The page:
Knowing how important the correct use of justiciability is, it can be frightening to see how it has quickly been slipping away from the minds of the justices in the past handful of years. Again, returning to our principal example, the travel ban was brought up in court on the basis of religious discrimination, which is unconstitutional. Though the first two “drafts” of the travel were certain to be struck down, the third issuance (Proclamation 9645) was “watered down” enough to be considered what Trump was calling it: “national security”, and not the noted religious discrimination . National security is power that is explicitly given to the President (and debatably, Congress) and as such, it constitutes a political question by the decision reached in Baker v. Carr . Therefore, it should not have been justiciable. The fact the court simply assumed justiciability on a political question is a worrying one, and goes to shown the role of the courts in the high contentious presidency that America is experiencing now.
It has been noticed by experts and scholars alike that the court has been drifting away from consideration of legal questions towards the political. This has certainly been jumpstarted by the Trump presidency, which has seen one of the highest rate of lawsuits against a sitting president in the modern era . Since many democrats disagree with Trump on his political issues, and they are not able to see their desired results in the Republican-controlled Congress before the midterms, many democrats see lawsuits and the judicial branch as their only way of fighting back. This is why there have been so many injunctions and federal lawsuits in the past two years.
However, asking the courts to settle these political questions sets a dangerous precedent that can only lead to a degeneration of the purpose of the judicial branch. The only route to pursue a political disagreement is through the executive or the legislative. Instead of asking the courts to strike down government actions that they disagree with on a political level, people should find other ways; protests, boycotts, and voting can all be methods of applying political pressure that are better and more appropriate than these kinds of lawsuits.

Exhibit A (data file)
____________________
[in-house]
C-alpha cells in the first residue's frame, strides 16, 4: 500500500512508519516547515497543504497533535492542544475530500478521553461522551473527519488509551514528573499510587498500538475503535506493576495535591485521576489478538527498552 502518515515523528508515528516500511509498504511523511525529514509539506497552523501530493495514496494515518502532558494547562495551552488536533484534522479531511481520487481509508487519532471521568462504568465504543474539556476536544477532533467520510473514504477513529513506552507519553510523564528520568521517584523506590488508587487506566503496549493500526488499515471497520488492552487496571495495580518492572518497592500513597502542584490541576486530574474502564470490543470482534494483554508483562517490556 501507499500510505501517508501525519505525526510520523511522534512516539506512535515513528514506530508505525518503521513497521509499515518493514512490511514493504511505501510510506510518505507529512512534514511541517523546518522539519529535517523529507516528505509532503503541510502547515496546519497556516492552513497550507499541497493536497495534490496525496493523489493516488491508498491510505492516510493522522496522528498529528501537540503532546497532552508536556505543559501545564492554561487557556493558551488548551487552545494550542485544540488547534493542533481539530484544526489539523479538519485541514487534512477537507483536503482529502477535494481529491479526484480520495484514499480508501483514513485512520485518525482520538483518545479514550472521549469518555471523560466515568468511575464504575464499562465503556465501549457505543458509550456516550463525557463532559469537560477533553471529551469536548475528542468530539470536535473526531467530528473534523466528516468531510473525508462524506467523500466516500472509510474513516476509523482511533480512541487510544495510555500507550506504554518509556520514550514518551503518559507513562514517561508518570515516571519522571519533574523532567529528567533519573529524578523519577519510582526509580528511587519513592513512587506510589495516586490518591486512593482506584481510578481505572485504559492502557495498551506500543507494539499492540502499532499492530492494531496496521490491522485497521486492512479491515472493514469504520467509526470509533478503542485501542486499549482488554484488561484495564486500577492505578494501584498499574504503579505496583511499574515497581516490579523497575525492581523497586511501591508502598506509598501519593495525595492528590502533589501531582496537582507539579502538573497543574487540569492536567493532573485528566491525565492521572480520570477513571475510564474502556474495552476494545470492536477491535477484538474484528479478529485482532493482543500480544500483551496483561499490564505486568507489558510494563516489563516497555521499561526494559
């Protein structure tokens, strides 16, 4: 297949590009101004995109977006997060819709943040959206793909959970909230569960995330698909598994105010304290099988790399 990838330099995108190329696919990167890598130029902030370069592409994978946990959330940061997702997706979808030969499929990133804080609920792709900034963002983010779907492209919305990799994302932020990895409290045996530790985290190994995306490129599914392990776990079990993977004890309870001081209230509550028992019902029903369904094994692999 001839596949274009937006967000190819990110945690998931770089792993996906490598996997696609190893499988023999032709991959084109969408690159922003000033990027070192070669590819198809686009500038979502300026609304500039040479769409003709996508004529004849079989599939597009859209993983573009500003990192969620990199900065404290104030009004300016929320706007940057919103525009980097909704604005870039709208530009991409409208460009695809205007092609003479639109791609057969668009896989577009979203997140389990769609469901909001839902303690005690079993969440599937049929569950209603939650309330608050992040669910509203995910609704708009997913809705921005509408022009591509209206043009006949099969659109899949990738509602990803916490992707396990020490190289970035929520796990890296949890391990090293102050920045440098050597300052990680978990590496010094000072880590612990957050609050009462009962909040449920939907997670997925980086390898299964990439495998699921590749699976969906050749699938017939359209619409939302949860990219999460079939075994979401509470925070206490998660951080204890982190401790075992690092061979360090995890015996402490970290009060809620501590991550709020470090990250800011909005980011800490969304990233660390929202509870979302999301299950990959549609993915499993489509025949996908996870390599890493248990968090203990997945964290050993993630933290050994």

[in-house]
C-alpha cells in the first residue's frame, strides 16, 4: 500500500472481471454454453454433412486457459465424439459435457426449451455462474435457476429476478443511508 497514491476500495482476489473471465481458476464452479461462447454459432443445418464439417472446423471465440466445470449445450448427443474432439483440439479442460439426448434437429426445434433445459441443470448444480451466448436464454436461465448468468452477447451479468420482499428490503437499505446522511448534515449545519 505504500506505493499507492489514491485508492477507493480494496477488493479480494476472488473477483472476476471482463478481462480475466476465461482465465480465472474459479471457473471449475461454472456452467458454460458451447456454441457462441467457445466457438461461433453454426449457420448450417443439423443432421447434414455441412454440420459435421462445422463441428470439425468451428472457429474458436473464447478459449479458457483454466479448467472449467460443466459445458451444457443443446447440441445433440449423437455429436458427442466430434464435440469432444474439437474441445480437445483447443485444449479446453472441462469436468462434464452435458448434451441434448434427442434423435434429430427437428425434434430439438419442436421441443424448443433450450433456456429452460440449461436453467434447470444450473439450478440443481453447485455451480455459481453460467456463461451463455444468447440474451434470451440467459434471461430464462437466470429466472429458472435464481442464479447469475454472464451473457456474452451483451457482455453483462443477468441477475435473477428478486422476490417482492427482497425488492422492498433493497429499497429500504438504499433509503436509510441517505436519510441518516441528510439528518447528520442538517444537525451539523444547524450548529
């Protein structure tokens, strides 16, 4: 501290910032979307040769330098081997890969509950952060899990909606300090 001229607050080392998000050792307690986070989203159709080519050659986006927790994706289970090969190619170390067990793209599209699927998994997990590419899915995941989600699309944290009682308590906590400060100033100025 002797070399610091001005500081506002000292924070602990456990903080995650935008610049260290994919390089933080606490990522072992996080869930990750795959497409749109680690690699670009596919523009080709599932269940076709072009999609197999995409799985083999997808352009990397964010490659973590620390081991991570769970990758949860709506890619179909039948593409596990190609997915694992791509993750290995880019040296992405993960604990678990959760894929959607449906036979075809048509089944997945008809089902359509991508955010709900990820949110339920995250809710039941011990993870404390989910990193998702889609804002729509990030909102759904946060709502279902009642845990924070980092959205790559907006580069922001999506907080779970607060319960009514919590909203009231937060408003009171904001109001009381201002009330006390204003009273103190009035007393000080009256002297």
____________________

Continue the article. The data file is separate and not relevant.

“Timeline of the Muslim Ban.” ACLU of Washington, 26 Nov. 2018.
 Miller, Mark. “Focus on Legal Questions, Not Politics, in Supreme Court Travel Ban Case.” TheHill, The Hill, 23 Apr. 2018.
 Strasser, Mr. Ryan. “Justiciability.” LII / Legal Information Institute, Legal Information Institute, 7 Nov. 2018.
 Trump v. Hawaii, 585 U. S. ___ (2018)
 "Baker v. Carr." Oyez, 29 Nov. 2018
 Hashmall, Mr. Joe. “Political Question Doctrine.” LII / Legal Information Institute, Legal Information Institute, 4 July 2017.
 III, Edwin Meese. “Who Is Responsible for America's Security?” The Heritage Foundation, 11 Aug. 2011.
 Penzenstadler, Nick, and Susan Page. “Exclusive: Trump's 3,500 Lawsuits Unprecedented for a Presidential Nominee.” USA Today, Gannett Satellite Information Network, 23 Oct. 2017.
The opinions and views expressed through this publication are the opinions of the designated authors and do not reflect the opinions or views of the Penn Undergraduate Law Journal, our staff, or our clients.